Over at the Comment site, I review Dambisa Moyo’s How the West was Lost: Fifty Years of Economic Folly—and the Stark Choices Ahead. In “War of the Worldviews,” I note that the strongest elements of Moyo’s work are related to her analysis of the causes and the trends of global economic power. “Faced with the combined might of the Rest,” writes Moyo, “the West is forced to grapple with a relentless onslaught of challengers from all corners of the globe. And all these countries are growing in confidence, gaining in competence, and jockeying for a frontline position in the world’s economic race.”

A recently released World Bank report echoes Moyo’s sentiments, which are broadly shared by many forecasts. As Motoko Rich at the NYT Economix blog summarizes, “A new report from the World Bank predicts that by 2025, China, along with five other emerging economies — Brazil, India, Indonesia, South Korea and Russia — will account for more than half of all global growth, up from one-third now.”

One way of understanding these trends is that it is simply what you get in an age of global competition. Nations like China, India, and Brazil are increasingly able to make sustained GDP gains because of increased access to global markets, particularly the US. And the US is forced to adapt to remain competitive, and in many cases this hasn’t happened. It’s not clear at all why all this is such a bad thing. After all, it’s not that the US will cease to be affluent in the foreseeable future. It’s just that other nations won’t be as relatively poor.

Even so, Moyo can’t help but cast these developments in negative terms for the West: “…even while globalization could contribute to a rising tide for all boats, it is clear that the relative quality of life will almost certainly have to decline in the West to accommodate a rise in the Rest.” Thus the relatively greater quality of life enjoyed in the West will decline compared to the Rest. But why must this be so dire for the West?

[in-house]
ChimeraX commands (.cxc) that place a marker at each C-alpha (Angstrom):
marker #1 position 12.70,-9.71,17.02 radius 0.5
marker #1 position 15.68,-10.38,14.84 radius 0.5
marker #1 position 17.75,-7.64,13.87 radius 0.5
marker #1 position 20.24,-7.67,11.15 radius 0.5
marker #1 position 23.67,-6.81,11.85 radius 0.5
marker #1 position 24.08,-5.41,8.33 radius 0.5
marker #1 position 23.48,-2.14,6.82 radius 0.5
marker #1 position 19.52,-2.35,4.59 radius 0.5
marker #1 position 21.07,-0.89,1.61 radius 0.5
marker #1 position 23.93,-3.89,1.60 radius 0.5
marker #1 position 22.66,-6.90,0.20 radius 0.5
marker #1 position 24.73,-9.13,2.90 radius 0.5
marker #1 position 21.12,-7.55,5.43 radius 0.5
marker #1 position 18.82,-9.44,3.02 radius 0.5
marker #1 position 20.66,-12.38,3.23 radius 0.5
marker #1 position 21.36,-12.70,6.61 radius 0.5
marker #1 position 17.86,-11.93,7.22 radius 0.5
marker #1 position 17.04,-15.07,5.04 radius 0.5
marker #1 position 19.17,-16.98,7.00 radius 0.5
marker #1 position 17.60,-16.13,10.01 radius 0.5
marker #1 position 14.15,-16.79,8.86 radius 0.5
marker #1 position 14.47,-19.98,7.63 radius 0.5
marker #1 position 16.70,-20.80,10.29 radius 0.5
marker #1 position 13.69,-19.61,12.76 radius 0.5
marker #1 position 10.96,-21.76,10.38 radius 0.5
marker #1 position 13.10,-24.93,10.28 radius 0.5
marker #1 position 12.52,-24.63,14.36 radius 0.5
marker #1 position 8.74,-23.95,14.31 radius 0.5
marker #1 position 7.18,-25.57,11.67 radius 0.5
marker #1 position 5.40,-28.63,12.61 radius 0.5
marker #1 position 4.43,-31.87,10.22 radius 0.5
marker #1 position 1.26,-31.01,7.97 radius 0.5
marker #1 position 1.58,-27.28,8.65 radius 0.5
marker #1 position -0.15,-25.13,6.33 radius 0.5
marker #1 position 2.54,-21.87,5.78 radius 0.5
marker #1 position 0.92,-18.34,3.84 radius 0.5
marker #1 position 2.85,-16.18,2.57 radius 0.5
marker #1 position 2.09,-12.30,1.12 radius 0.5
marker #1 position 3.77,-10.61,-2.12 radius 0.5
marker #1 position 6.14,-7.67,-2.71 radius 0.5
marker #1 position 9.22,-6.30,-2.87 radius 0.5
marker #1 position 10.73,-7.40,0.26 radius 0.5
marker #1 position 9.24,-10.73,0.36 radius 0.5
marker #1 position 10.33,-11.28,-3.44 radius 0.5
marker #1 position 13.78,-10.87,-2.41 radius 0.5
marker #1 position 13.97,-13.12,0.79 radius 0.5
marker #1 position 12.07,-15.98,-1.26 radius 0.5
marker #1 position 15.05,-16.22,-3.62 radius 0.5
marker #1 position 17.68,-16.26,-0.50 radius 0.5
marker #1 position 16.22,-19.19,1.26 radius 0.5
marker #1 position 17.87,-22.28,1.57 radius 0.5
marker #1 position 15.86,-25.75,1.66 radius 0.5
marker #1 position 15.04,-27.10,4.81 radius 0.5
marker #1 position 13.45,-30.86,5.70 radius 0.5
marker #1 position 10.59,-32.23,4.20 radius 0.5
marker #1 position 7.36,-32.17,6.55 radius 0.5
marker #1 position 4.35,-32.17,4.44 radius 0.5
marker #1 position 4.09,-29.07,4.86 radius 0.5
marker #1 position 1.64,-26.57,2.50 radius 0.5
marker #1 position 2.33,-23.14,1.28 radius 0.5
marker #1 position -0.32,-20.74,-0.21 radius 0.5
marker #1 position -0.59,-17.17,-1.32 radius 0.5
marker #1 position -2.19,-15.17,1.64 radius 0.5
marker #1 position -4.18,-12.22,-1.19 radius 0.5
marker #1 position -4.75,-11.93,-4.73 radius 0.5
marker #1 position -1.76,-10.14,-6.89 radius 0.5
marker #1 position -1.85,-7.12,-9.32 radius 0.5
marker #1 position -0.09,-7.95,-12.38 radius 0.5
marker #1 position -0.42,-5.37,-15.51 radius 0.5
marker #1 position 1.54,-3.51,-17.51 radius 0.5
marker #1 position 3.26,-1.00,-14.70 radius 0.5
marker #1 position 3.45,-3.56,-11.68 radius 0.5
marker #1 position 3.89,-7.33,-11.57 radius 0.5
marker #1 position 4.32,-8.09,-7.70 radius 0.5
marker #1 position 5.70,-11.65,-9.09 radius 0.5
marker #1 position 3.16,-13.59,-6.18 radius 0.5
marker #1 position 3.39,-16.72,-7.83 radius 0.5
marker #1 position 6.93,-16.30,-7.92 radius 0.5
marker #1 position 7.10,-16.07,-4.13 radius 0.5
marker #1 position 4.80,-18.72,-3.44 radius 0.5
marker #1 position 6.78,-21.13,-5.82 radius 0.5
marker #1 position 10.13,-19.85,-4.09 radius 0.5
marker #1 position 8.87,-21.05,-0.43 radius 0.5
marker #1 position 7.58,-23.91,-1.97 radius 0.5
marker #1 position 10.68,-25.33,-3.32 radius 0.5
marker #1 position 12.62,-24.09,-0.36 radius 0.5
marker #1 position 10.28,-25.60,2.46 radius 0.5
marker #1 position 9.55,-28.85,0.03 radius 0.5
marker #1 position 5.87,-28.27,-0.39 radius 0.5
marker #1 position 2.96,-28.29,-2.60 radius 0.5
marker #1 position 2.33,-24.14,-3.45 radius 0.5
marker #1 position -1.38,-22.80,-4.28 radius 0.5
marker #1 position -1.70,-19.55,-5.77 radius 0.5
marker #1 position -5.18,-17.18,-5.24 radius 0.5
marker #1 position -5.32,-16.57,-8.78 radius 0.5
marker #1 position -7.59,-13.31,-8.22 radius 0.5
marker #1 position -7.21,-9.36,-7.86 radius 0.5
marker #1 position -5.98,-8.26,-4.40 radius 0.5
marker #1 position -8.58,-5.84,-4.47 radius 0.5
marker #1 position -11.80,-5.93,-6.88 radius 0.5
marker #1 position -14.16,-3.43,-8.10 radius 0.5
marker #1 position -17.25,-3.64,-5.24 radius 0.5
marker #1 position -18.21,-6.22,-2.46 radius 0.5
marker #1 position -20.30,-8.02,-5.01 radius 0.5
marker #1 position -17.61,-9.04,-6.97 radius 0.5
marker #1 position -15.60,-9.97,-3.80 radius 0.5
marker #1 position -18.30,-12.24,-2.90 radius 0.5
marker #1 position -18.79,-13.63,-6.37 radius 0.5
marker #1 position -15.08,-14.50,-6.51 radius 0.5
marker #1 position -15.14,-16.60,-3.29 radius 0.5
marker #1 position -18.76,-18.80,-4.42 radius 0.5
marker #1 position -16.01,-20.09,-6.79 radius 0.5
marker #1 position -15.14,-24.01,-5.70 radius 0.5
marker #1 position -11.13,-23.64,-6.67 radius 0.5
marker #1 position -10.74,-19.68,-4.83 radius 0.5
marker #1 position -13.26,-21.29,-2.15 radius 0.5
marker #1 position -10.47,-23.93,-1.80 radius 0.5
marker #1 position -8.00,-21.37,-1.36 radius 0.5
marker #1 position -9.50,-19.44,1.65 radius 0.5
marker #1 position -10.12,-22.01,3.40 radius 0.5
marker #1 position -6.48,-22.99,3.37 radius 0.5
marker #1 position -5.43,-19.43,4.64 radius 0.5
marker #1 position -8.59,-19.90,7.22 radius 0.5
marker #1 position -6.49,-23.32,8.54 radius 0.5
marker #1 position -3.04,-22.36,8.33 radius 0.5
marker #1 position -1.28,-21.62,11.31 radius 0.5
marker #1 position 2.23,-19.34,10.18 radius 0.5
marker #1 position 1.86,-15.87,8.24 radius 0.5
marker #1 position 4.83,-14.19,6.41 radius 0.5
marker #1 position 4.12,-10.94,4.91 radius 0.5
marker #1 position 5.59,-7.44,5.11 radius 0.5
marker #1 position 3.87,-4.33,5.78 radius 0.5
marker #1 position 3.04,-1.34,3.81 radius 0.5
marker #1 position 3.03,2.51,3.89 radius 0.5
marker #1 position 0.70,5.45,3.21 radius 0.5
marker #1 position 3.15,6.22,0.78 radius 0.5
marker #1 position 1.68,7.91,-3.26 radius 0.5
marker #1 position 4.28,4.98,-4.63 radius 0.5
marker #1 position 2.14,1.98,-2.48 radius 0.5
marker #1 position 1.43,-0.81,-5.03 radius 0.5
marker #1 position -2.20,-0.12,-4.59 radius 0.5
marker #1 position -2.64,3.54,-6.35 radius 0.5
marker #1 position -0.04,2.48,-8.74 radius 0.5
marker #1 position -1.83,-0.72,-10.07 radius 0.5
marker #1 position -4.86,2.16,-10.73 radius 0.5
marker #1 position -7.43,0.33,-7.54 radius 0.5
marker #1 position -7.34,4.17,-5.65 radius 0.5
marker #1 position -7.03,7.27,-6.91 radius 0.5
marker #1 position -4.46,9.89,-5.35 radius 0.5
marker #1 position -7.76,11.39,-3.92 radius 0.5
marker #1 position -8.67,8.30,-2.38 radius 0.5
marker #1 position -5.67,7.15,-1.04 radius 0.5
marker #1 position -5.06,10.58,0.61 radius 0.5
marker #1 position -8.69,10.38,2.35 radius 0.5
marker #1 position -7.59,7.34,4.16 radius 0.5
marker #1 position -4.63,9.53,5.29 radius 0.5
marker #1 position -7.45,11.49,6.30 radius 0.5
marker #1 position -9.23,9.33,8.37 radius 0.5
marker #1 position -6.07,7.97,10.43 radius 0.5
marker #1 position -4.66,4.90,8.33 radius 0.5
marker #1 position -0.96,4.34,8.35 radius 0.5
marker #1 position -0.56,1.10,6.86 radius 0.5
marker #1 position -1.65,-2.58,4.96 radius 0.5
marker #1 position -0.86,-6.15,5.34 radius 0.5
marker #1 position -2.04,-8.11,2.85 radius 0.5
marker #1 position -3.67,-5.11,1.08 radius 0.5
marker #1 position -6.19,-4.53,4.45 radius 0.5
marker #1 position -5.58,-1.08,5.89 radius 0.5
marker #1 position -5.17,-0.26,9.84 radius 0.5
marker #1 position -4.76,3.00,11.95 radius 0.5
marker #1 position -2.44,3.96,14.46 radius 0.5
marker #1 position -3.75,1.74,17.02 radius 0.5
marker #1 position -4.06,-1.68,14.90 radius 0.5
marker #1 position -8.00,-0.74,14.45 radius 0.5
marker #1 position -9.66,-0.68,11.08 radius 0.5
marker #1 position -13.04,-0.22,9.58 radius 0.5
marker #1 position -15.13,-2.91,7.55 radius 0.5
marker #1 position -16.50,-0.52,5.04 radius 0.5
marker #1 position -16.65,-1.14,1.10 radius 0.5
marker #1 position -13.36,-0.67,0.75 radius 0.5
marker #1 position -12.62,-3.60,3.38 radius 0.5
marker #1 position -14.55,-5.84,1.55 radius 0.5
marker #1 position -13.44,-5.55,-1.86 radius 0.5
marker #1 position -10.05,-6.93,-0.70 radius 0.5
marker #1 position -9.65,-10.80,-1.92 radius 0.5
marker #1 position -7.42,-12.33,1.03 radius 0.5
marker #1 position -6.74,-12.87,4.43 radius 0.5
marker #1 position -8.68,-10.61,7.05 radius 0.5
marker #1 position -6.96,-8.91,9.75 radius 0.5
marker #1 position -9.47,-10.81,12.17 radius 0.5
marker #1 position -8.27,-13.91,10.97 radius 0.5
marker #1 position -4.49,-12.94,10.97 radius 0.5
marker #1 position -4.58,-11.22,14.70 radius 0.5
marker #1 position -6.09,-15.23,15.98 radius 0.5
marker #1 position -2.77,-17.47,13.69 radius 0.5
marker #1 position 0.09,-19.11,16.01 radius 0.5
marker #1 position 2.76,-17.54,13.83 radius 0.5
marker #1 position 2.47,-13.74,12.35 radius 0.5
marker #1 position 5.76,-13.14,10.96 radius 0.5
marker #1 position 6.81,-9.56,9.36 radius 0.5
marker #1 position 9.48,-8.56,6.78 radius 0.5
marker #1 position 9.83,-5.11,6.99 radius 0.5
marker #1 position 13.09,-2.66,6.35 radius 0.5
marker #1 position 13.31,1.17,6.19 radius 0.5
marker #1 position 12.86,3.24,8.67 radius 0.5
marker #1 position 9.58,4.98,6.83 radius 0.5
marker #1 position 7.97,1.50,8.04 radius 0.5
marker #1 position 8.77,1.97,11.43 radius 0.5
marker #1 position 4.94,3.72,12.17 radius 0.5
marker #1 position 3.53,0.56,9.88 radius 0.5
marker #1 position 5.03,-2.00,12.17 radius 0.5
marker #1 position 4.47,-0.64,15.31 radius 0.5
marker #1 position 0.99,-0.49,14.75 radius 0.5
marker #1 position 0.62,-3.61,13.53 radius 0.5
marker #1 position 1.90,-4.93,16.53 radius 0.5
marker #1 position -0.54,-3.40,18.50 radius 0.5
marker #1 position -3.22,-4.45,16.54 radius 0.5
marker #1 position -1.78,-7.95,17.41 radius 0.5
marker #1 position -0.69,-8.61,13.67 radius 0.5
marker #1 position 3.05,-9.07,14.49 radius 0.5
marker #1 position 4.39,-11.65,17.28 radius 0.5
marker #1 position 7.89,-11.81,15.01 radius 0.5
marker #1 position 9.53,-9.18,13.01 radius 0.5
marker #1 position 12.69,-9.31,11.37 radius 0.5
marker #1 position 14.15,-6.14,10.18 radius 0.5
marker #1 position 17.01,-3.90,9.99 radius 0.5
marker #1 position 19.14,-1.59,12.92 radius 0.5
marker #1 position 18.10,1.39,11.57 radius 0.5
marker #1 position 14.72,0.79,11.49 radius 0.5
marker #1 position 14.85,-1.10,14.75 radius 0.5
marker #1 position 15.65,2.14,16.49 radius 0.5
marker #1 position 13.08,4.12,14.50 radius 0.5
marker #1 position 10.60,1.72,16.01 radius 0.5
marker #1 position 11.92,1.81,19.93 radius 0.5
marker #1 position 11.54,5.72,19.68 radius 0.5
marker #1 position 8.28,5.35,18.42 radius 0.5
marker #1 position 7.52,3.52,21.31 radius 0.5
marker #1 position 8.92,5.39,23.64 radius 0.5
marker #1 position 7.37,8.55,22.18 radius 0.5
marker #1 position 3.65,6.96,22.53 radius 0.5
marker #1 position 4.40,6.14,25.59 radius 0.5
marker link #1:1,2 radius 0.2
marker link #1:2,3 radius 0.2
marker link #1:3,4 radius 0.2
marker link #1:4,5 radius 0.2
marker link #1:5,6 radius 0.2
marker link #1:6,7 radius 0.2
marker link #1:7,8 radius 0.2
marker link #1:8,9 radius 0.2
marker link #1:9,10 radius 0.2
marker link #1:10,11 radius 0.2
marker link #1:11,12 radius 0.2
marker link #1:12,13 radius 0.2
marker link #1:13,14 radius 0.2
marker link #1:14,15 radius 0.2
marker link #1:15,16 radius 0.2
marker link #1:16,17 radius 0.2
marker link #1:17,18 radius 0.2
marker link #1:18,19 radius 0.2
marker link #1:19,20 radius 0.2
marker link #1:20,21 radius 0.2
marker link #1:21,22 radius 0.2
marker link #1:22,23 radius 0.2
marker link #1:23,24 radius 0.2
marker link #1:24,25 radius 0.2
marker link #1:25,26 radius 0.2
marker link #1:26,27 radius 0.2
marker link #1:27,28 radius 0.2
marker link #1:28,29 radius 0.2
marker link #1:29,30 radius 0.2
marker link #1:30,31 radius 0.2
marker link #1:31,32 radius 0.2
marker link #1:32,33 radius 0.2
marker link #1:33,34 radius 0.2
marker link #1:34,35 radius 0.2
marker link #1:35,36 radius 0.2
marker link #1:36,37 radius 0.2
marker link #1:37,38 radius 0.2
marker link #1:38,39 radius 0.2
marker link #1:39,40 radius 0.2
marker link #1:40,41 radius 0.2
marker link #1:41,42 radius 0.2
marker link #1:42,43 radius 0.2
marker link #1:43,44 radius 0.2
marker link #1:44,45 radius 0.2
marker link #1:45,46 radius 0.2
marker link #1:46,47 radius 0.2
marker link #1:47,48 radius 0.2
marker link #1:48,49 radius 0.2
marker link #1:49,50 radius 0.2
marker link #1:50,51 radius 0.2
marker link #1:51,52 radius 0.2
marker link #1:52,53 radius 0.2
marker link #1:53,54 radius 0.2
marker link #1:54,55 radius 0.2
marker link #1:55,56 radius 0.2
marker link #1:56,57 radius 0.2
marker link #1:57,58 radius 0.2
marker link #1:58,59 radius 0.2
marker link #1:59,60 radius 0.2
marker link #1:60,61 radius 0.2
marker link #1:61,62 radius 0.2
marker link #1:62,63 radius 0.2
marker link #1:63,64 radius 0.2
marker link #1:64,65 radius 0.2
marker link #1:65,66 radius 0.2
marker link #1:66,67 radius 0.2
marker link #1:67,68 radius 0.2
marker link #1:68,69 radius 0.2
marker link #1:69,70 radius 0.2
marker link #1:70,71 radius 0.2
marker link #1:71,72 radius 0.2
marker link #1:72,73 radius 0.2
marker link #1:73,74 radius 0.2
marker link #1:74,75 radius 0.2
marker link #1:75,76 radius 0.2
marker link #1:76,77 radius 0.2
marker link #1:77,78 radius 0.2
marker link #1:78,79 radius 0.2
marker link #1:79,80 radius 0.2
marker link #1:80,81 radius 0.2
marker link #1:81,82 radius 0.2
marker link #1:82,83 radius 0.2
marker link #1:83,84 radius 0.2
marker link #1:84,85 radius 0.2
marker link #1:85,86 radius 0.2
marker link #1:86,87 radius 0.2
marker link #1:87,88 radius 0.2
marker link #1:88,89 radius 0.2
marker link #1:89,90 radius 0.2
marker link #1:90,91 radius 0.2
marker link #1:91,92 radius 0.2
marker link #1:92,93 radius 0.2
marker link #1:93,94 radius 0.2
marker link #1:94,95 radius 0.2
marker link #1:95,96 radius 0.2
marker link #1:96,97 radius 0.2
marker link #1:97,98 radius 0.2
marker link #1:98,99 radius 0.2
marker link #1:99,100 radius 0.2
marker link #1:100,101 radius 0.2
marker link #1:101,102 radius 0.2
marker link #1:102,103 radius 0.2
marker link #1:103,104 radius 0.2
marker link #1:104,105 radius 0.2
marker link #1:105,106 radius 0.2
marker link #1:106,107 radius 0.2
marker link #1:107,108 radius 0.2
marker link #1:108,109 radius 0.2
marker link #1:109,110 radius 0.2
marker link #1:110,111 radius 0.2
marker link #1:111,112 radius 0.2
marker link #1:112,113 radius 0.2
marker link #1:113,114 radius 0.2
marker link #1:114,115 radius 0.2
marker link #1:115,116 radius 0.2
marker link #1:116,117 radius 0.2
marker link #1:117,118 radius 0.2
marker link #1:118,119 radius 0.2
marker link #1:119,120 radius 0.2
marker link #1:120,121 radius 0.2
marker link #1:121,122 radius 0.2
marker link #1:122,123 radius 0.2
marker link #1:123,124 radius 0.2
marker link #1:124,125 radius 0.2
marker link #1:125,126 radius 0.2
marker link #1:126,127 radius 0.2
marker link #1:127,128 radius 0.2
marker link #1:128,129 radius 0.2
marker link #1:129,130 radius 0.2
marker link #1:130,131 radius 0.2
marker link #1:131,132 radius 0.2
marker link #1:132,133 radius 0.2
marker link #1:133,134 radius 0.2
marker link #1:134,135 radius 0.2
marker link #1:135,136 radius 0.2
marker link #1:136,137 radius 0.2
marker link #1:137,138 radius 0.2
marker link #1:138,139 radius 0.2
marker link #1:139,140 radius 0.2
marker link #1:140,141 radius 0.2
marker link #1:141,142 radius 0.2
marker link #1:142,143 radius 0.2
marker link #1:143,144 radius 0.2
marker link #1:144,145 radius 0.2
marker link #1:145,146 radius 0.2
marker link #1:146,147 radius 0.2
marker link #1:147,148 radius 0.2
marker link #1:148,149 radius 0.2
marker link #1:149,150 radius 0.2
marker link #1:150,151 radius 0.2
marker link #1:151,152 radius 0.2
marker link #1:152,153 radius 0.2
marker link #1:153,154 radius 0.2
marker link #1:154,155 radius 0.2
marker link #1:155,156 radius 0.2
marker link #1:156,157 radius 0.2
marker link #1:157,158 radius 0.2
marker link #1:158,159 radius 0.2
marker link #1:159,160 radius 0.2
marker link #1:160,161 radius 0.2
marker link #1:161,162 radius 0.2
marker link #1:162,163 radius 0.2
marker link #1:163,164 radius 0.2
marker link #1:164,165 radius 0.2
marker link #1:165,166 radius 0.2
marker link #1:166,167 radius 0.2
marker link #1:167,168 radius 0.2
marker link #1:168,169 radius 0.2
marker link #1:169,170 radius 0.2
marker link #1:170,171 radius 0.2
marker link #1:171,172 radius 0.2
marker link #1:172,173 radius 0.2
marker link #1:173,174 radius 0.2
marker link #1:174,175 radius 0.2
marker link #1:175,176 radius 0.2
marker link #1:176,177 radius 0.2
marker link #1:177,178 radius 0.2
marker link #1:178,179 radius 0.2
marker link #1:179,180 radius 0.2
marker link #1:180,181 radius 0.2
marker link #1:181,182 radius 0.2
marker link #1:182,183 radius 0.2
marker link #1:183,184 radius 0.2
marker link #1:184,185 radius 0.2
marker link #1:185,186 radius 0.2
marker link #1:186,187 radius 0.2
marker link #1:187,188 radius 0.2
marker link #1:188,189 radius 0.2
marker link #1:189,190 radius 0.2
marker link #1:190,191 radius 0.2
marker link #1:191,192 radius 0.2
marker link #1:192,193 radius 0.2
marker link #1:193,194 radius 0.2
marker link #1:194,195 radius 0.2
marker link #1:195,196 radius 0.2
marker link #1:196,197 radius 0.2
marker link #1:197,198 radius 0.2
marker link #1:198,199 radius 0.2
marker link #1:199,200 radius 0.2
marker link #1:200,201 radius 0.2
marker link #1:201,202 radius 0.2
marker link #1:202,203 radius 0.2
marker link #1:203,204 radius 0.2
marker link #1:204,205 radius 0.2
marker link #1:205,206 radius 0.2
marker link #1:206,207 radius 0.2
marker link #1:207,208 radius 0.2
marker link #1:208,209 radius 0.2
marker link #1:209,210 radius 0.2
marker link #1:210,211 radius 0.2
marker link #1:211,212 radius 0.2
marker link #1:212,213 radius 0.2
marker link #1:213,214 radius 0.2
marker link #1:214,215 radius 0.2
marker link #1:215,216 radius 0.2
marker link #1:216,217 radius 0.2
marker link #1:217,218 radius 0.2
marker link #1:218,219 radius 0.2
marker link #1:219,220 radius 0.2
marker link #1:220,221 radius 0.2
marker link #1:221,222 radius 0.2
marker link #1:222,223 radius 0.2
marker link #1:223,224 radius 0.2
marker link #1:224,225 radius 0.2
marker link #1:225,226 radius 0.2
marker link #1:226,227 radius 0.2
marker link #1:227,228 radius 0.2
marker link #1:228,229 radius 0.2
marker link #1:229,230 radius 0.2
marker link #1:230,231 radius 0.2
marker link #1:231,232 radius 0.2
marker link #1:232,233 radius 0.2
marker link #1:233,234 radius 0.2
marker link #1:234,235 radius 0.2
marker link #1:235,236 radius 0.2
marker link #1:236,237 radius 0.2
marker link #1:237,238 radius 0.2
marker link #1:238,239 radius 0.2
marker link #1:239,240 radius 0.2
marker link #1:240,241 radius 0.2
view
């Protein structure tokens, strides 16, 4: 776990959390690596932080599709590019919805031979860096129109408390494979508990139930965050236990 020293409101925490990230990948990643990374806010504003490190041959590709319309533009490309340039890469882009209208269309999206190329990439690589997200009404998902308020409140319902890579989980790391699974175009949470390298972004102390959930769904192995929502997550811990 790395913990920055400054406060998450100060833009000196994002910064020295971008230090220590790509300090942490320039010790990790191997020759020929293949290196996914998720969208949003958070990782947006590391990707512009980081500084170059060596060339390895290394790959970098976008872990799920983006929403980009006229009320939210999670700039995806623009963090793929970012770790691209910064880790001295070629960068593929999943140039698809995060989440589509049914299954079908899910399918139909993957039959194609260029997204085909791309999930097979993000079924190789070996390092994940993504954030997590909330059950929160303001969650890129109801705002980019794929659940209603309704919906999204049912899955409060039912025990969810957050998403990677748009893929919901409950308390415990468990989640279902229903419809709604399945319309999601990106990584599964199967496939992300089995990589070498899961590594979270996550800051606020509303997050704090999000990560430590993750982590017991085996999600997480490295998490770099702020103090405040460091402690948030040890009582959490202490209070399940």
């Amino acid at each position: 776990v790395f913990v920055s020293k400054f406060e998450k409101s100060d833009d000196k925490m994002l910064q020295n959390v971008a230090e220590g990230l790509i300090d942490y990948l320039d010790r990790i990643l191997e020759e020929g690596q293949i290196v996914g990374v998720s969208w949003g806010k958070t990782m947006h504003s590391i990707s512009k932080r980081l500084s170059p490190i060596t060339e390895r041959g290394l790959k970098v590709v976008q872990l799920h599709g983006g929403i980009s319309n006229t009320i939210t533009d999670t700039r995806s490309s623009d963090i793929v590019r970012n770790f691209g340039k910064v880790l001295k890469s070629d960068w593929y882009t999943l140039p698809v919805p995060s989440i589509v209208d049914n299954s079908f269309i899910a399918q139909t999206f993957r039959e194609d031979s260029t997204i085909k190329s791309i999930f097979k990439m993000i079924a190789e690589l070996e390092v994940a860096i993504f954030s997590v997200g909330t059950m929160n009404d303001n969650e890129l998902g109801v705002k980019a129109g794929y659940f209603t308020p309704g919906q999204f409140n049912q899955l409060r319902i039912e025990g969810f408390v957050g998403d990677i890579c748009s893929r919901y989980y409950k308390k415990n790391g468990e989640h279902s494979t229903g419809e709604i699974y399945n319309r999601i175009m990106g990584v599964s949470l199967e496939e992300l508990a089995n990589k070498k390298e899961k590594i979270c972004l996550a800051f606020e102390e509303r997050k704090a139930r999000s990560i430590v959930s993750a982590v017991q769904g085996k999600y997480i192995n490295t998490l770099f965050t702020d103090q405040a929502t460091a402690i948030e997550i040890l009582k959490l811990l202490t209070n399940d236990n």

The weakest part of Moyo’s project comes through in her attempts to provide prescriptive guidance for the West to avoid this “precarious path of forecast decline.” All you really need to know about her suggestions appears in this line: “there is, after all, nothing inherently wrong with a socialist state per se if it’s well engineered and designed and can finance itself.”

Moyo wants the US to adopt the Chinese model of state-directed markets because of the “the speed with which policies can be taken and implemented.” Deliberative democracy is just too slow, too cumbersome, and too captive to special interests. We need a lean, mean set of government committees to run the economy properly and efficiently.

What’s difficult for me to understand is why, given the West’s historical success by embodying “a fully fledged capitalist society of entrepreneurs,” we should abandon that model. Moyo should instead be calling the West back to its strengths, its foundations in “democracy and the sanctity of the rights of the individual elevated above all else,” instead of issuing the siren song of state-driven capitalism. If it is really a competition between state-run and entrepreneurial “capitalism,” it’s not clear at all (as Moyo seems to think) that the statists will win.

It seems to me that the West will only truly be “lost” when we give up our commitments to the inherent dignity and rights of the individual, the rule of law, freedom of association, exchange, religion, and expression. The thrust of Moyo’s book is a classic, “It became necessary to destroy the West to save it,” project, and that’s one that’s simply not worth fighting for.

  • Rmckinney

    Nice analysis! I don’t think I’ll read Moyo’s book. She
    makes the typical mistake that all socialists have been making for the past ten
    years. She assumes that the state created China’s
    economic development and not freer markets. Could the state have created the China
    miracle without freer markets? Clearly not or it would have done it before.

     

    Unfortunately for the Chinese and Indians, most people have
    arrived at Moyo’s conclusion: the state did it, not the freer markets. As a
    result their magnificent economic growth will not last much longer.

     

    Moyo is apparently too young to remember similar claims
    about Japan.
    Why isn’t anyone telling us to imitate Japan
    now?

     

    Slightly freer markets will get you only so far, although China
    and India have
    made striking progress. As you note, institutions matter and at some point China
    and India will
    run into the brick wall of their institutions, just as Japan
    did 20 years ago.

     

    Does anyone remember the Asian Tigers? Where did all of the
    promotion of their “system” go?

     

    Unfortunately the US
    and Europe are in economic decline because of creeping socialism,
    but China and India
    will not last much longer unless they make major changes to institutions.
     

  • http://www.remnantculture.com/ Remnant Culture

    From what I’ve read of Moyo previously (Dead Aid, various articles and interviews), this is surprising. Apparently someone is indeed still reading Thomas Friedman.